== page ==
Restaurants lay bare their realities in SAB's fight against booze ban

Several restaurants have laid bare in court papers the difficulties they are having because of the clampdown on alcohol sales.
Several restaurants have laid bare in court papers the difficulties they are having because of the clampdown on alcohol sales.
Image: 123RF/BRENT HOFACKER

Popular Johannesburg eatery The Local Grill will be unable to keep its doors open beyond the end of January if the alcohol ban continues, its owner Steven Maresch said in court papers on Tuesday.

Maresch’s affidavit is one of five supplementary affidavits that have been added to the court case brought by South African Breweries (SAB), challenging the alcohol ban imposed on December 29 under the amended level 3 lockdown regulations.

SAB has urgently approached the Western Cape High Court, asking it to declare the regulations that provide for the alcohol ban to be “unlawful and of no force and effect”.

The affidavits include two from restaurant owners and one from the Restaurant Association of SA, which said that a survey of its members revealed that the prohibition on the sale of alcohol “endangers the job security of a significant number of restaurant employees”.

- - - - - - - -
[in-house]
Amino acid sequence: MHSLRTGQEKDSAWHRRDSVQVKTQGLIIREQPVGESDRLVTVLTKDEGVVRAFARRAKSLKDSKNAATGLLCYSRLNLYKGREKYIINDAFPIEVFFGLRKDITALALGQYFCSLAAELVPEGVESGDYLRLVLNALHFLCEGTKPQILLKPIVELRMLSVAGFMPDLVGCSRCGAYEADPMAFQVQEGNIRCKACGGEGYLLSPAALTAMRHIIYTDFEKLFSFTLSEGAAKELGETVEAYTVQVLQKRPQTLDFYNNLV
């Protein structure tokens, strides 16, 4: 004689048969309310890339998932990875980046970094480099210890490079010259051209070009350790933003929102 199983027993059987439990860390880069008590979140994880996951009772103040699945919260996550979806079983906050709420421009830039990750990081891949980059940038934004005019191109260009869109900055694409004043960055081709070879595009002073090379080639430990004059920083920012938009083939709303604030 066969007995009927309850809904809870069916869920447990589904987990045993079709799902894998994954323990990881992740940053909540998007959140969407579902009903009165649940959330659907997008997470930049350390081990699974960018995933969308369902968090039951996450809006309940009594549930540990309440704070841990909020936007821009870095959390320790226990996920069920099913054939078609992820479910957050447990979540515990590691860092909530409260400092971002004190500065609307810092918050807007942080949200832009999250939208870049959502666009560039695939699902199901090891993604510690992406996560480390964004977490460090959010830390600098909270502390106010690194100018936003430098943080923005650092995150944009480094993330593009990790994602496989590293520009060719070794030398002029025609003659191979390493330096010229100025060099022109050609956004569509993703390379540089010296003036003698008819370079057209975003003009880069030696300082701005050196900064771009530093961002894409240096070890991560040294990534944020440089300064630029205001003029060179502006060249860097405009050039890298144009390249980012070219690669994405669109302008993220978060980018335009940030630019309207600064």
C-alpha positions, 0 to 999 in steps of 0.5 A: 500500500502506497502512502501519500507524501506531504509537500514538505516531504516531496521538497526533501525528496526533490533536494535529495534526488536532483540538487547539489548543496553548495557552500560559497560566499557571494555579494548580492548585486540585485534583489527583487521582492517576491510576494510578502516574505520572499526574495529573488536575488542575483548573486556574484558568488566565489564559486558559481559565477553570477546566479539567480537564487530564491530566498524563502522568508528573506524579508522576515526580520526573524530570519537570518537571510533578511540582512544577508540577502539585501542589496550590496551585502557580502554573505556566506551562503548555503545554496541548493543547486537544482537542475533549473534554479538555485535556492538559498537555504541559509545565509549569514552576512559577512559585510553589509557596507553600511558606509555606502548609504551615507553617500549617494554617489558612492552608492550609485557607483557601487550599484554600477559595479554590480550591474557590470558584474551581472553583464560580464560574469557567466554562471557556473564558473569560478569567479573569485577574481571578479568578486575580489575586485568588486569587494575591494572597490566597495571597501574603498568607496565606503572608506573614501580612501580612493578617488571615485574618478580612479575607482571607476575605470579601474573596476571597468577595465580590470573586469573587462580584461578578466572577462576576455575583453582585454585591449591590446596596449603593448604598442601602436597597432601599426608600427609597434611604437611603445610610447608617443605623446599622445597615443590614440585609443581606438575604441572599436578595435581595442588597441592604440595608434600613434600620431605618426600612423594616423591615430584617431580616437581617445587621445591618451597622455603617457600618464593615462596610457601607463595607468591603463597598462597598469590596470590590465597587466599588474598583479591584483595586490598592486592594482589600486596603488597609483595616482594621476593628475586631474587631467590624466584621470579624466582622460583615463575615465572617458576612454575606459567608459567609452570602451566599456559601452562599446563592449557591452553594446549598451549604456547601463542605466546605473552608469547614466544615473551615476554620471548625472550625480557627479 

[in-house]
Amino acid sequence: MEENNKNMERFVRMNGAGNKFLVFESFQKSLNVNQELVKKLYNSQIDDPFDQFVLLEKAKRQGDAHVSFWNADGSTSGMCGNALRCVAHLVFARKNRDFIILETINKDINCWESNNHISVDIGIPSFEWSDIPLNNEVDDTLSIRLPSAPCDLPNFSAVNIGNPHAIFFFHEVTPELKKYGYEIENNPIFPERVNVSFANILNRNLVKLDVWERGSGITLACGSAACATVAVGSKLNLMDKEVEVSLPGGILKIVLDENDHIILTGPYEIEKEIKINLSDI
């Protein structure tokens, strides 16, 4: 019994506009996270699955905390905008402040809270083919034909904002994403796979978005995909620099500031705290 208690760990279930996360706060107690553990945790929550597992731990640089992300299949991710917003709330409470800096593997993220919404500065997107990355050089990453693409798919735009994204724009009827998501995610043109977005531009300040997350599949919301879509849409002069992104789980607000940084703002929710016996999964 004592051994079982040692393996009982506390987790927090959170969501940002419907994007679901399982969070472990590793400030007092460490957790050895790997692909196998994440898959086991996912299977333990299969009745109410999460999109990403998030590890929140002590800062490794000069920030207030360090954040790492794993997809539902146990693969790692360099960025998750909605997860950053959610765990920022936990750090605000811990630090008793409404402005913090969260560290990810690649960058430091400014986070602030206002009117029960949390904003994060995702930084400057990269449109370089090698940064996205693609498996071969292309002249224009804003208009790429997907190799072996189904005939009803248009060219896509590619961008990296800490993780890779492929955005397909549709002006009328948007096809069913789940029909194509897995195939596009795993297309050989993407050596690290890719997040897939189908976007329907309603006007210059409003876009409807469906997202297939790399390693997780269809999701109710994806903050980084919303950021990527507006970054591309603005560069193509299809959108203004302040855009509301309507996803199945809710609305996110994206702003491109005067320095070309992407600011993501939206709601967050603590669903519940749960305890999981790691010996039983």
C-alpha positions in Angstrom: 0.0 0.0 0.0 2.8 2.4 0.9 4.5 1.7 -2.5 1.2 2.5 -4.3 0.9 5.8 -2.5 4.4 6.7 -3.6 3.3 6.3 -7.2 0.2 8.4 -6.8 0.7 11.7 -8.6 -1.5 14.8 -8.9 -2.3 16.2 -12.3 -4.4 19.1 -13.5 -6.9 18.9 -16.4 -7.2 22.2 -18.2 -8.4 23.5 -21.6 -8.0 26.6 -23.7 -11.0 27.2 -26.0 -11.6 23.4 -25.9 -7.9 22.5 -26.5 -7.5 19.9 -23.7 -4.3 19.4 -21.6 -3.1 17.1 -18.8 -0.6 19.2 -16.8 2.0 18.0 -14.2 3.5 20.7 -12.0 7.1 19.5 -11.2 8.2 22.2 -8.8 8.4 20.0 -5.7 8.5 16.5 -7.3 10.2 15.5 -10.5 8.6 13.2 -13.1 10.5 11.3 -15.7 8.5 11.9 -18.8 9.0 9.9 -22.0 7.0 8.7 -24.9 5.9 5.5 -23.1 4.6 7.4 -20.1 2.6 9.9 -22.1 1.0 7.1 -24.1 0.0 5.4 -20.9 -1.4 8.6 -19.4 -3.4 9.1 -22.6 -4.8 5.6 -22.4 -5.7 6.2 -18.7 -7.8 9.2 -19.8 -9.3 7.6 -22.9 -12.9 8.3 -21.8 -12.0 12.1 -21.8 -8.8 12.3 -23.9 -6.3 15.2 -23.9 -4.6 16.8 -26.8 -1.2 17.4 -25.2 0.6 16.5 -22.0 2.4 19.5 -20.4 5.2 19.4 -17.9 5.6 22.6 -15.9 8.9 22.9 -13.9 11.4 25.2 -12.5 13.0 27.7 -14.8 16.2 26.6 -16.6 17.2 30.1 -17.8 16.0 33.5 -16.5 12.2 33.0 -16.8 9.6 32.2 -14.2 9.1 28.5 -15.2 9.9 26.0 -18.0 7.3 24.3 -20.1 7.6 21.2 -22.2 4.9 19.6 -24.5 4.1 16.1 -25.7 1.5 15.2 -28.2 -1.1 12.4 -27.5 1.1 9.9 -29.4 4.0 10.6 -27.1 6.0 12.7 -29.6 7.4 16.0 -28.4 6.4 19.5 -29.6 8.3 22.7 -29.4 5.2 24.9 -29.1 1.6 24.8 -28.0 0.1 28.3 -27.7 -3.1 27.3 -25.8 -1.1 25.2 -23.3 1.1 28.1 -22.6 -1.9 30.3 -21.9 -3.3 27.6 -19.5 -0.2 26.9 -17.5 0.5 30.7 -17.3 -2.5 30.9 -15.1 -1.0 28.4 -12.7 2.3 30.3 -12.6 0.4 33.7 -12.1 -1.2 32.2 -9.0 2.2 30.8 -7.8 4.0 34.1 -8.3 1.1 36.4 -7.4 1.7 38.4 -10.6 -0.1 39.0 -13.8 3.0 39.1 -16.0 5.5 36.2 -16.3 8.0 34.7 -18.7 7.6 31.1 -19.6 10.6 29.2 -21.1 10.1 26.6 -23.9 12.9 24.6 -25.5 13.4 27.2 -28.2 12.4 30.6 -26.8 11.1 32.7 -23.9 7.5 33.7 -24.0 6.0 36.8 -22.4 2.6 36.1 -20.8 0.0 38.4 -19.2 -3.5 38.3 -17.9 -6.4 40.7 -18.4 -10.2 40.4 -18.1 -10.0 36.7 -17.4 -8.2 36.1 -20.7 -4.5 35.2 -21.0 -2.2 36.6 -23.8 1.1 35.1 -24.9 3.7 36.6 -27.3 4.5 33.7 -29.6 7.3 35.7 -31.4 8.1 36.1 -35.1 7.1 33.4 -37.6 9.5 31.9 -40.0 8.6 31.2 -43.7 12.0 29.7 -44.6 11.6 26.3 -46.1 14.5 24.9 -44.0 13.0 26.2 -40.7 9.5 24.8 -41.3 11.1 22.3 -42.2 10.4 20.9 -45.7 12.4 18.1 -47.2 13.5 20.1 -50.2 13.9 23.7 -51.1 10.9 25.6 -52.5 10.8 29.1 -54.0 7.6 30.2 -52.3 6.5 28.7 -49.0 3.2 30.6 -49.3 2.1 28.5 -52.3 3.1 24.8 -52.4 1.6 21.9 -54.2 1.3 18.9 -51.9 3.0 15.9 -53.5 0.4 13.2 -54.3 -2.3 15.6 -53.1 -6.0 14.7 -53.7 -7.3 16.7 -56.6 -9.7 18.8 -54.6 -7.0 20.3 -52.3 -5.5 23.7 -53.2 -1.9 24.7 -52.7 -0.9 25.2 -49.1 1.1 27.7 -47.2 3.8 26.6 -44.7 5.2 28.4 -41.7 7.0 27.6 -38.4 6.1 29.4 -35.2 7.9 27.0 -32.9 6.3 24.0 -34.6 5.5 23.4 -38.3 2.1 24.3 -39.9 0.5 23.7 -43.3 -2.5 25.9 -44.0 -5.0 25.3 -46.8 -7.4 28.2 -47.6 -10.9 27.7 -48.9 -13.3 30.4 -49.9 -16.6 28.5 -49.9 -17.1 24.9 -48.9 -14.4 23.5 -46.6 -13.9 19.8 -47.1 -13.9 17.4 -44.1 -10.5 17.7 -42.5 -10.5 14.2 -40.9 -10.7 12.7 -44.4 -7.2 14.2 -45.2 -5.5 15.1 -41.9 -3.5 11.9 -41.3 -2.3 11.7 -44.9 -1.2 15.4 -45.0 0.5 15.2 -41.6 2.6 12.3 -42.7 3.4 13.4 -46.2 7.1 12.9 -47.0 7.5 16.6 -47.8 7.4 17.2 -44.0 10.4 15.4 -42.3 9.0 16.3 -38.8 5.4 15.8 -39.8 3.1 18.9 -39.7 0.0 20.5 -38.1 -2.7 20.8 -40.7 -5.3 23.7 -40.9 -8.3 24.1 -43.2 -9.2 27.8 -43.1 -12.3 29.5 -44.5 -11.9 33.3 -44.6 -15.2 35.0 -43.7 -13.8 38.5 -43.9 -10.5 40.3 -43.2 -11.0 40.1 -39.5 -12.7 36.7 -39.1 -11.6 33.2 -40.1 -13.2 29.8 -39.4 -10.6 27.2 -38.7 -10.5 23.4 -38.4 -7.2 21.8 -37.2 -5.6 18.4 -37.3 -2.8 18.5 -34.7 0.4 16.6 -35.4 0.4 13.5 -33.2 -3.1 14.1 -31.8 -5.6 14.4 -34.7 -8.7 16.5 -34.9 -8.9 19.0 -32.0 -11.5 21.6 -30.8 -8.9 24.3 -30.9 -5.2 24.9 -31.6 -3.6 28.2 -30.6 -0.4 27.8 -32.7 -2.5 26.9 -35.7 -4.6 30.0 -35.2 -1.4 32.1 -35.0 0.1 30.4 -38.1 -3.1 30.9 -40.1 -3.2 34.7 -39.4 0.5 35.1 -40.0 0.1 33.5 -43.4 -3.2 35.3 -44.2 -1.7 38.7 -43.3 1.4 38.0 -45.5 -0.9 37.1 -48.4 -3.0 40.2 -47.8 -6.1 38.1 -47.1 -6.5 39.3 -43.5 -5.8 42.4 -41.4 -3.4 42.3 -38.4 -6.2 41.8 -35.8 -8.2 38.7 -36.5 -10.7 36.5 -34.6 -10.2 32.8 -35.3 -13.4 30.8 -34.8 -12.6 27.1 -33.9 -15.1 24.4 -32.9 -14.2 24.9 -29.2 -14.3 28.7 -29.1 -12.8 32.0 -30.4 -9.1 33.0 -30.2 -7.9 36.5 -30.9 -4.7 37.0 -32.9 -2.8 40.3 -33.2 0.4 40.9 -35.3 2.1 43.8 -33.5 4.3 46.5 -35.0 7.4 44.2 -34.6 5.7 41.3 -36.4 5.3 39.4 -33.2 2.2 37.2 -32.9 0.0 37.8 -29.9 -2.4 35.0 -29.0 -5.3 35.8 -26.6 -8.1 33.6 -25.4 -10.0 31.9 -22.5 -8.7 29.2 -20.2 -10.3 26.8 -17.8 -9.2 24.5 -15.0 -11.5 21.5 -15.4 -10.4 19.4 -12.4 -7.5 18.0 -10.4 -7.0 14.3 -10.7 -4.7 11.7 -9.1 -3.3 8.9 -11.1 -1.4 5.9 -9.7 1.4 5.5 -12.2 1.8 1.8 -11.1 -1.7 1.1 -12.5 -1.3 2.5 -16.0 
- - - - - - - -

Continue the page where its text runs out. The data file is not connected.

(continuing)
Maresch said The Local Grill employs 34 people full-time. Already, before the ban, and just as a result of the curfew and seating restrictions, the restaurant was only just breaking even.

“The complete prohibition on the sale of alcohol implemented on 29 December 2020 has resulted in a further 30% drop in turnover ... The consequence of this is that The Local Grill is now unable to make ends meet and faces permanent closure,” he said.

Maresch said if the prohibition were to remain in place, on “the most optimistic outlook” it would not be able to remain open beyond the end of January. If it shuts down its “entire staff contingent will be rendered jobless,” he said.

William Tomlin, the owner of eight restaurants in and around Cape Town, including the Chefs Warehouse chain, said his restaurants employ 251 people. One has already had to close temporarily, he said. So far he has managed to keep all staff on the payroll, though some on reduced salaries, he said. New staff had to be employed for Covid-19 check-in procedures at each restaurant.

“This was achieved by cutting into both my and each restaurant’s cash reserves. I have also had to remortgage my personal home, take out loans from the bank, and cash in on my pension fund to keep salaries paid, and keep the restaurants afloat,” said Tomlin.

“Financially, we are running out of road,” he said.

SAB’s own supplementary affidavit detailed the additional costs it has had to bear from alcohol imports that have come in from overseas — with more coming — yet SAB is prevented from transporting them from the Durban port to its warehouses.

“There are 99 containers at the shipping yard that attract a fee of R93 per day each. A further 471 containers are due to arrive at Durban over the next month,” said SAB’s Richard Rivett-Carnac.

After the first 15 days, there is an additional fee of between USD60 and USD80 per container per day, he said.

The government is yet to file its answering court papers.

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